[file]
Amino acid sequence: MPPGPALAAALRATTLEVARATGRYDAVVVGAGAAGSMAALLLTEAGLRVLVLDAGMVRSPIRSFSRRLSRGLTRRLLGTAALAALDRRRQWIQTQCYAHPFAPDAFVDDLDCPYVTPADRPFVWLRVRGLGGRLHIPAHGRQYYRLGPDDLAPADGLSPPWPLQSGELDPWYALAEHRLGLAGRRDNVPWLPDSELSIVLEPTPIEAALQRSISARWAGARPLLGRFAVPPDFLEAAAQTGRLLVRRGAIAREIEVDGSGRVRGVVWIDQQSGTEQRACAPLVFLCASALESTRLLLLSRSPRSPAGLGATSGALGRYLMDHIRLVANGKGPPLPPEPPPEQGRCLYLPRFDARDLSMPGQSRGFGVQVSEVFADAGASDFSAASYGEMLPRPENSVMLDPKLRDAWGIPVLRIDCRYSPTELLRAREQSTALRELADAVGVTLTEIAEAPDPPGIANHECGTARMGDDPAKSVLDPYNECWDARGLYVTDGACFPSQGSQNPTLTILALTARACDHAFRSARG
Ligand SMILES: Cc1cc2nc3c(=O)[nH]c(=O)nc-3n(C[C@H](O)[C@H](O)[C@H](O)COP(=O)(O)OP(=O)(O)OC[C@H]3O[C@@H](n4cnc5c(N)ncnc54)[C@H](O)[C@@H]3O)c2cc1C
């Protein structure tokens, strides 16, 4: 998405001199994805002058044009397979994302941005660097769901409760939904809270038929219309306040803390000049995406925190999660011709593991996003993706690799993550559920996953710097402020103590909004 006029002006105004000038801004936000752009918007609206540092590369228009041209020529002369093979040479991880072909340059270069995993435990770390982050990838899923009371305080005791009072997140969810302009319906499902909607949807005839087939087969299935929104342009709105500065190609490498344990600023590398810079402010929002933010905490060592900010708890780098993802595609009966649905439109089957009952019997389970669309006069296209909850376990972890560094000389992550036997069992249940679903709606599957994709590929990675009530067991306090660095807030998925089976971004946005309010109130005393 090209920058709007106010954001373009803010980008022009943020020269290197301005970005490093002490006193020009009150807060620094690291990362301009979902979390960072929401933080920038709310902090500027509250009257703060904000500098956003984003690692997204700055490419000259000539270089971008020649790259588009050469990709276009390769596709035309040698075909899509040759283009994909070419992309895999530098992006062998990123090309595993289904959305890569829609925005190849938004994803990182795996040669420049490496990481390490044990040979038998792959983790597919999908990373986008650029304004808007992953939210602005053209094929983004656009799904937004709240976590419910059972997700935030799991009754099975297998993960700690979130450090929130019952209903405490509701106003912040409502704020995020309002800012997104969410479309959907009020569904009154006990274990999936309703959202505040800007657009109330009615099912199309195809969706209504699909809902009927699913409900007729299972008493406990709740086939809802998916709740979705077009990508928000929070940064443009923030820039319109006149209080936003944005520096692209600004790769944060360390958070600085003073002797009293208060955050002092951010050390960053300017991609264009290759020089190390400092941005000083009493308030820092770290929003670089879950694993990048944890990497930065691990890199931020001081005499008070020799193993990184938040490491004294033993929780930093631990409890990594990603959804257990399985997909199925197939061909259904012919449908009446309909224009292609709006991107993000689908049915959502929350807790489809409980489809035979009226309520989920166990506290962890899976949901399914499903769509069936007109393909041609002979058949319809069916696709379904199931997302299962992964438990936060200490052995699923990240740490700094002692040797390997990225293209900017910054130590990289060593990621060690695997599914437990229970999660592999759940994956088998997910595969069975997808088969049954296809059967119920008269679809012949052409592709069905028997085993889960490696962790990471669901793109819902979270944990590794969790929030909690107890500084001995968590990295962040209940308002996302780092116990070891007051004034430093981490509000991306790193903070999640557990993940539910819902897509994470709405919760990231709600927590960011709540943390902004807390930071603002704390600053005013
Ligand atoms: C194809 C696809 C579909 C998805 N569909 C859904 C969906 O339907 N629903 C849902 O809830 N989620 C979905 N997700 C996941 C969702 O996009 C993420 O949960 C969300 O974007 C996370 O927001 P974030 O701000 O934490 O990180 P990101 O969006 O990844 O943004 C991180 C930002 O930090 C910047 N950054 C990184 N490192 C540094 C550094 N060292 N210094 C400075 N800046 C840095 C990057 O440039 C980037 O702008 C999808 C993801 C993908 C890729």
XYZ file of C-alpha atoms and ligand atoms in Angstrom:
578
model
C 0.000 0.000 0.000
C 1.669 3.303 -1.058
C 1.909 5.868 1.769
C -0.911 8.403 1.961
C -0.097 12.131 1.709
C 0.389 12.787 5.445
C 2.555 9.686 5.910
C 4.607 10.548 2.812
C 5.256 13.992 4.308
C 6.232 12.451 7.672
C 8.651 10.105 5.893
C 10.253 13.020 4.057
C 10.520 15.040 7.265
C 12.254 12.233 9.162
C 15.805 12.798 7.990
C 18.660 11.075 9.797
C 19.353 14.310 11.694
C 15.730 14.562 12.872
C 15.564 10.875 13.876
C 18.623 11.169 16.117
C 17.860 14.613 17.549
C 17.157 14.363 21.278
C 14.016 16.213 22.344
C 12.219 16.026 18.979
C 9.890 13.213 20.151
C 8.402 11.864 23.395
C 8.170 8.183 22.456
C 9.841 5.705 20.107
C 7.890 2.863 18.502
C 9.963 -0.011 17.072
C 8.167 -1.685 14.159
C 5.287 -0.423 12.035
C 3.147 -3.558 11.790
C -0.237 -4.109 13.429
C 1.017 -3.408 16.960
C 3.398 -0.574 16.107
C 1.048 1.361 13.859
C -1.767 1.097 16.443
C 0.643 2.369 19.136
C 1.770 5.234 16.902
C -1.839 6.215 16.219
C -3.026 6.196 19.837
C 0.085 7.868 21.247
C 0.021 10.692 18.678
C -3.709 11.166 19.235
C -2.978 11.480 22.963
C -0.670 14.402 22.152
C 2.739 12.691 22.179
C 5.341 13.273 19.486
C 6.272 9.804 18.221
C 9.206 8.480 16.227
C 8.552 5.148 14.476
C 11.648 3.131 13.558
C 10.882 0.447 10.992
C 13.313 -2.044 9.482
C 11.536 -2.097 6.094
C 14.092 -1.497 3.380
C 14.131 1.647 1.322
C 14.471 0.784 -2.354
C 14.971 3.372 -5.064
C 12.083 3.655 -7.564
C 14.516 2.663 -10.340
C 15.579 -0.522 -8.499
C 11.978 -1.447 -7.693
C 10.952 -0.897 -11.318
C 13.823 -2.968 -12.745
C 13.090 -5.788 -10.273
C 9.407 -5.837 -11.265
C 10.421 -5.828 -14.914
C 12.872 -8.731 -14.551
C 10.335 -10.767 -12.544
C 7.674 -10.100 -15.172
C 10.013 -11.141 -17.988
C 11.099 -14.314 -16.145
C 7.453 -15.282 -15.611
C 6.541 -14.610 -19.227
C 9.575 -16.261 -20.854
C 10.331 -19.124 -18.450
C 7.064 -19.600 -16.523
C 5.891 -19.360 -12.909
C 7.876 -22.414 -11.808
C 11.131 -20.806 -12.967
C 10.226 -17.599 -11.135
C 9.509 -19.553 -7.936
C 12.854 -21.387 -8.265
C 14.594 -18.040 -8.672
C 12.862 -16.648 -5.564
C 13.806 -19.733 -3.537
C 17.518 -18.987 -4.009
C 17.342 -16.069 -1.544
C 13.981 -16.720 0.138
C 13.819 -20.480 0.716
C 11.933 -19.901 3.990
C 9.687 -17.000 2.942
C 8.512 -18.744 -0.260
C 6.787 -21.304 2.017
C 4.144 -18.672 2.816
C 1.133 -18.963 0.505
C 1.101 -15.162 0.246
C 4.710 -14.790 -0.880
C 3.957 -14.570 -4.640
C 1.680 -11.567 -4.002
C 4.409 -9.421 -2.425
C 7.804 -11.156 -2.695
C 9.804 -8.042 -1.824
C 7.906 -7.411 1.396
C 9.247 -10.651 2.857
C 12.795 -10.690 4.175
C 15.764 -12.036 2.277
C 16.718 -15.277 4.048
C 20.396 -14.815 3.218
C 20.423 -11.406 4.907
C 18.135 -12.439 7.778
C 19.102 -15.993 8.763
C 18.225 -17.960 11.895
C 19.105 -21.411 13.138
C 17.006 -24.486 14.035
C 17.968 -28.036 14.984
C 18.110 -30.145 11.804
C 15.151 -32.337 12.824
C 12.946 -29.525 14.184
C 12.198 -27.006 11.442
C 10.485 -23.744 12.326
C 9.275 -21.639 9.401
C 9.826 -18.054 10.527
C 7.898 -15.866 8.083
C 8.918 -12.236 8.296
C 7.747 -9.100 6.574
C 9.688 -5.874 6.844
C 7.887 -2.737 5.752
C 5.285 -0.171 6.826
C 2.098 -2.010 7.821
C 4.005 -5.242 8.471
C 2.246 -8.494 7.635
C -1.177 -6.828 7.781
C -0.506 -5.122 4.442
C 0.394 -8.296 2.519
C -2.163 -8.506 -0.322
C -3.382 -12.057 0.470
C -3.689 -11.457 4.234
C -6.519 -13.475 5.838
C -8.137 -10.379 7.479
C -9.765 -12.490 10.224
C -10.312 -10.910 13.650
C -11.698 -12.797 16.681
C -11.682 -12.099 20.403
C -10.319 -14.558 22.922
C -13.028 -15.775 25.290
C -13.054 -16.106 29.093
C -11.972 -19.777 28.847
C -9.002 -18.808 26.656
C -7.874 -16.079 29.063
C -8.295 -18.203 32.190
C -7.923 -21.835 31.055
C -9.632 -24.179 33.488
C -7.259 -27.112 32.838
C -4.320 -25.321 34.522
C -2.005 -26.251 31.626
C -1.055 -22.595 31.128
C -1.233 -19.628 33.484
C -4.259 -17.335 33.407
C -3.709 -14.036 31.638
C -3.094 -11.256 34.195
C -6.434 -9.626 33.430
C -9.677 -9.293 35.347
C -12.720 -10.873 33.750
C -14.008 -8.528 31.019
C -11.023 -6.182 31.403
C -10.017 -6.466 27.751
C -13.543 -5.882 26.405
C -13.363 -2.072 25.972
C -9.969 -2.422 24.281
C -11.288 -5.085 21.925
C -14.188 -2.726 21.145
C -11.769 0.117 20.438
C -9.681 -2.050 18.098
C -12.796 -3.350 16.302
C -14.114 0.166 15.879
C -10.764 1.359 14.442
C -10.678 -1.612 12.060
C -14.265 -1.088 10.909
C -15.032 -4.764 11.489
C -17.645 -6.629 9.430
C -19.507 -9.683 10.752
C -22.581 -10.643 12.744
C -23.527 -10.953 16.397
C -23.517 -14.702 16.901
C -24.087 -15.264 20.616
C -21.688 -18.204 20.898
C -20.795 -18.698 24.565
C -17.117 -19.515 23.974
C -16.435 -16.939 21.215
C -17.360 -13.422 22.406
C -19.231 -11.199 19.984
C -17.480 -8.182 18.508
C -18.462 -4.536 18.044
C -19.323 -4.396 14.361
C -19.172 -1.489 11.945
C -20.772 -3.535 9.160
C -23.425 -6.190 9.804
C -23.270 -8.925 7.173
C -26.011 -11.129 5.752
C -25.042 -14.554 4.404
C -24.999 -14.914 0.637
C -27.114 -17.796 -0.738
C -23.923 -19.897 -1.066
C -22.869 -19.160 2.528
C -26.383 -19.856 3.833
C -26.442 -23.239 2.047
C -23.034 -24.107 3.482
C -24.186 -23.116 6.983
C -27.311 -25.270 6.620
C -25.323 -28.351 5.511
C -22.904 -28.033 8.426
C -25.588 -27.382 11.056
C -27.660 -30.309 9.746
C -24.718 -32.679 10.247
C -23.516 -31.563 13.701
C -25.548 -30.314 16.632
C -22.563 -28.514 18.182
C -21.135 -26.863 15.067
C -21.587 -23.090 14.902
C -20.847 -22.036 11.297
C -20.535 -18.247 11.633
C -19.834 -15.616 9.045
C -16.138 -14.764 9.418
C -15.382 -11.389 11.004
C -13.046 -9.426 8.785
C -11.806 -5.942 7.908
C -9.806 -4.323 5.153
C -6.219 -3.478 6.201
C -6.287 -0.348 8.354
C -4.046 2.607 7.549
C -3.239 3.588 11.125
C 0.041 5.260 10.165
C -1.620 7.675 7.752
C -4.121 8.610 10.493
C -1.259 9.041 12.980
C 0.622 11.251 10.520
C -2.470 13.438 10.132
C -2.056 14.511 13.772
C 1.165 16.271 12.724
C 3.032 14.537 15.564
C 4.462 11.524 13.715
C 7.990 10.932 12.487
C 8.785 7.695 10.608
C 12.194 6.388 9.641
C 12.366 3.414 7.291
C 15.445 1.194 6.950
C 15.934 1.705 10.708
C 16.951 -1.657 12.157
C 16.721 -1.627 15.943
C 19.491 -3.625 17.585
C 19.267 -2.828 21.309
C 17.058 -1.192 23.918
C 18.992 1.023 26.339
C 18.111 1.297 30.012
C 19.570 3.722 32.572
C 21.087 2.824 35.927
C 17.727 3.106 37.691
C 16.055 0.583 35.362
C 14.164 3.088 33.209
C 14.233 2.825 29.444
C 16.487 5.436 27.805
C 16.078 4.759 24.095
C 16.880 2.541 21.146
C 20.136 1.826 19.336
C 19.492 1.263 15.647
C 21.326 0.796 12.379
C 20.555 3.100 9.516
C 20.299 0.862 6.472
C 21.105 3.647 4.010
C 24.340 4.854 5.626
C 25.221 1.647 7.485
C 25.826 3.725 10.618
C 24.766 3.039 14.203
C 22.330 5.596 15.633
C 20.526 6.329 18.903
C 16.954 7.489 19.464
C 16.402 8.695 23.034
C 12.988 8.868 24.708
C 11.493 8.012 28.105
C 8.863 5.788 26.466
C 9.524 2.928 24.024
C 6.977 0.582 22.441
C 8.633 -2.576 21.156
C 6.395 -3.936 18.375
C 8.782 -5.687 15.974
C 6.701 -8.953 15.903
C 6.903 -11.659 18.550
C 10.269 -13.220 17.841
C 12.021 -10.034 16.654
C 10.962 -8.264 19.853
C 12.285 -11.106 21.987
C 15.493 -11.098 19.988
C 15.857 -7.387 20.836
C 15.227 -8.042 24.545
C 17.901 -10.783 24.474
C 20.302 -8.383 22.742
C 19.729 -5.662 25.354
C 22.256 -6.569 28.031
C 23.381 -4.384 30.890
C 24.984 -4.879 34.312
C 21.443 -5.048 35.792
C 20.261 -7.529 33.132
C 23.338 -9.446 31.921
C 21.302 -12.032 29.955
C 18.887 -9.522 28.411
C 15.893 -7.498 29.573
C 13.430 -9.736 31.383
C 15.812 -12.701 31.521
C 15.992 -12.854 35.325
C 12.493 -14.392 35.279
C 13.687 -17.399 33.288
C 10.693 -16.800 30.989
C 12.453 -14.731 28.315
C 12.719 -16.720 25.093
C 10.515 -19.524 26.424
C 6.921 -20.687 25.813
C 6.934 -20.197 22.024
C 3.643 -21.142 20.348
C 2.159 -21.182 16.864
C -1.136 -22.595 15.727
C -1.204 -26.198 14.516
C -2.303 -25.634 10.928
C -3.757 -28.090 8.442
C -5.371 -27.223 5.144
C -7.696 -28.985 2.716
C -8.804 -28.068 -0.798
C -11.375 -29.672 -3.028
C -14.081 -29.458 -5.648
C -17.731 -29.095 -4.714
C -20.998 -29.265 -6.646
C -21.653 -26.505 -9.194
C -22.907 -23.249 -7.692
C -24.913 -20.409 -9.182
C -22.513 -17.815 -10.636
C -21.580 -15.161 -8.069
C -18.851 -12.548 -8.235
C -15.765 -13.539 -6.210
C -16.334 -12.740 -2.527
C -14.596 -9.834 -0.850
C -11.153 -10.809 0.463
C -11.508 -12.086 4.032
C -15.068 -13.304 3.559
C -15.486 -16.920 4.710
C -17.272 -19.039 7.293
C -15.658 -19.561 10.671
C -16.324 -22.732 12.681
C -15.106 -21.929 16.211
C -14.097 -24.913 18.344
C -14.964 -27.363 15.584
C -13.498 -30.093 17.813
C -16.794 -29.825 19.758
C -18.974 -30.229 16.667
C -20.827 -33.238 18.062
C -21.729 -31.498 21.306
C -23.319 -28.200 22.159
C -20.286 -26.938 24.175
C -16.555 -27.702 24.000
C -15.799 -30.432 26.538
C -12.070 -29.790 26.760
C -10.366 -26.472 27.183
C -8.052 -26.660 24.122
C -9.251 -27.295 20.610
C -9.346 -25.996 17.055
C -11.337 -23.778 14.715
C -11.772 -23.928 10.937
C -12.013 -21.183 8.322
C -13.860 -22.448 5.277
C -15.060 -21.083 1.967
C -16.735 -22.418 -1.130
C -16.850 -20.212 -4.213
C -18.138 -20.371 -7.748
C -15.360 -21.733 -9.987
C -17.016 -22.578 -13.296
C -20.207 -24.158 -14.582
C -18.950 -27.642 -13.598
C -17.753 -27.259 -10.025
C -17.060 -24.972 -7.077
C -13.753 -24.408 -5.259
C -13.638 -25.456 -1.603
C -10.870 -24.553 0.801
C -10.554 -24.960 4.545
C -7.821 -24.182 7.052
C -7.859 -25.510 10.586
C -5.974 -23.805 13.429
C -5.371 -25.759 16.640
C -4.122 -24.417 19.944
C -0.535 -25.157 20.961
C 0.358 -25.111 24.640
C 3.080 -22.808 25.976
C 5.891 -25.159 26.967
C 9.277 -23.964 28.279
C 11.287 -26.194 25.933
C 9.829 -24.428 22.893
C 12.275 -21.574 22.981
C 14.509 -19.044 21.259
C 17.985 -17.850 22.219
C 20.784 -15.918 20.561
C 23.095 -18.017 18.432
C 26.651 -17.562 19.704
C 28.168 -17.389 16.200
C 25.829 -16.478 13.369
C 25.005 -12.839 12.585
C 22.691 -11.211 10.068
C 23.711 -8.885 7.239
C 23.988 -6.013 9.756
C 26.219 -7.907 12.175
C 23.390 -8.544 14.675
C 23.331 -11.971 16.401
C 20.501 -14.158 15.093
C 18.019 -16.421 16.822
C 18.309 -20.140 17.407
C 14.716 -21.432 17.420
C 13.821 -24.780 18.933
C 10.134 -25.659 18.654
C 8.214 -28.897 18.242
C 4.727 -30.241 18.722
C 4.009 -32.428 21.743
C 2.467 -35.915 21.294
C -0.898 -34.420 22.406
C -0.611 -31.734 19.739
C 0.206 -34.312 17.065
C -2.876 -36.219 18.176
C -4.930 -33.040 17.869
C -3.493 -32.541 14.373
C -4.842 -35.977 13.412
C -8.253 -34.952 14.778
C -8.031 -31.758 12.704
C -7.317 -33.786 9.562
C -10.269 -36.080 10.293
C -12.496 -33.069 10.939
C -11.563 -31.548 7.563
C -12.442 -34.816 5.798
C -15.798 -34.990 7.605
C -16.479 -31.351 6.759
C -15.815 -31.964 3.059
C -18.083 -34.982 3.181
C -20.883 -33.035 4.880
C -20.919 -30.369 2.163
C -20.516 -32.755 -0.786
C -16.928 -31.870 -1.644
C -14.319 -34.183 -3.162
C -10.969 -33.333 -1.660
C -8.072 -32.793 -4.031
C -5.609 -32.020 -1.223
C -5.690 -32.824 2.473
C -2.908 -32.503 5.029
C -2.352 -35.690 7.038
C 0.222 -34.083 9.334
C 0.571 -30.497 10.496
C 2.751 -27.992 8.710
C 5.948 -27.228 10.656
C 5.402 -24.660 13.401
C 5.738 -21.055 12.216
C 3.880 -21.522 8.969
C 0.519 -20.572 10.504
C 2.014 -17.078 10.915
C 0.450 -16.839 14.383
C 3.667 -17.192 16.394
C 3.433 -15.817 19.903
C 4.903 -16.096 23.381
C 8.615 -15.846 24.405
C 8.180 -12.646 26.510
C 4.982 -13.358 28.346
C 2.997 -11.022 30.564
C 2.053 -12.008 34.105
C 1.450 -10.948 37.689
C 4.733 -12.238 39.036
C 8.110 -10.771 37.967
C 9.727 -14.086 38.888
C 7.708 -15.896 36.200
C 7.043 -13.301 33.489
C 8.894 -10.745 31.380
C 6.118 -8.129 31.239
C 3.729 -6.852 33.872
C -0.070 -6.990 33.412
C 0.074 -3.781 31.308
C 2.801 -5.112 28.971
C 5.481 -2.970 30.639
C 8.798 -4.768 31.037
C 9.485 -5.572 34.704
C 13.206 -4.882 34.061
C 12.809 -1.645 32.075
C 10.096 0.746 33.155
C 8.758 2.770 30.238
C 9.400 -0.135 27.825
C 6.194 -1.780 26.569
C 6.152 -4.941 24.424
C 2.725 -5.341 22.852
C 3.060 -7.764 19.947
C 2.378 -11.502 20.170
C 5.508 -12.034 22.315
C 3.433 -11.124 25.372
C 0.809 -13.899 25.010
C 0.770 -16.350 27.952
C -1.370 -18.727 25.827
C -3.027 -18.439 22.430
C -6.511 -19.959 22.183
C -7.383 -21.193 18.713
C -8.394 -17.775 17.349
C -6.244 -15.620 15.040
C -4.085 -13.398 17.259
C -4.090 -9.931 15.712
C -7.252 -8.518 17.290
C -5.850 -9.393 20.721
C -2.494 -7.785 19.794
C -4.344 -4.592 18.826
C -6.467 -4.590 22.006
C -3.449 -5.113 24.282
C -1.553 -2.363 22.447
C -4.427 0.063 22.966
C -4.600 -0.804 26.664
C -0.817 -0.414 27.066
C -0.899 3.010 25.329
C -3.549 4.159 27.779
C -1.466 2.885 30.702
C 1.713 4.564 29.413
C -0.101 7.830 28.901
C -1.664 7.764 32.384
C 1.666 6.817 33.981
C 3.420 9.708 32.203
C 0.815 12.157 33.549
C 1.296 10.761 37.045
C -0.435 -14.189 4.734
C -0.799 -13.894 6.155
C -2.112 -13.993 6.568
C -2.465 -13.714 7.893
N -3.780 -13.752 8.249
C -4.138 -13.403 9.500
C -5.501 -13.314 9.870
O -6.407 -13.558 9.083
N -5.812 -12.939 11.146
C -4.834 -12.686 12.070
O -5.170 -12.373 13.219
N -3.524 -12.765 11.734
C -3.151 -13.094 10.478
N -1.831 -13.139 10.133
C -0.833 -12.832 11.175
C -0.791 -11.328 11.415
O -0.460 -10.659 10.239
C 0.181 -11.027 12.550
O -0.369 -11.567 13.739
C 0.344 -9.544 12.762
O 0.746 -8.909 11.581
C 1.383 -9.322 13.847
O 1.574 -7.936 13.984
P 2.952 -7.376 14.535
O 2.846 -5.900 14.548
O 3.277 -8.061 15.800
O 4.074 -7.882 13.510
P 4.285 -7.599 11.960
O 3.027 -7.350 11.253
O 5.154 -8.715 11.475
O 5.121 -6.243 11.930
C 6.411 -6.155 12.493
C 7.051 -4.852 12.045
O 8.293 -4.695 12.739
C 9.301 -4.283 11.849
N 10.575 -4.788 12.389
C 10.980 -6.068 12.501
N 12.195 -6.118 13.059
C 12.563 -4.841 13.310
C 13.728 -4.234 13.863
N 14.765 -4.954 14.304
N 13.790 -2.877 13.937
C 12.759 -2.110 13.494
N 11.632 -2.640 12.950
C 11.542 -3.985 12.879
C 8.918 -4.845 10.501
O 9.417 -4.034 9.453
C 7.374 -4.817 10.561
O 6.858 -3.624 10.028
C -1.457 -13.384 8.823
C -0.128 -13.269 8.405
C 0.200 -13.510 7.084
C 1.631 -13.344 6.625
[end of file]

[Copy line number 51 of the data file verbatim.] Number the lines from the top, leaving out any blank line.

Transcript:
C 0.021 10.692 18.678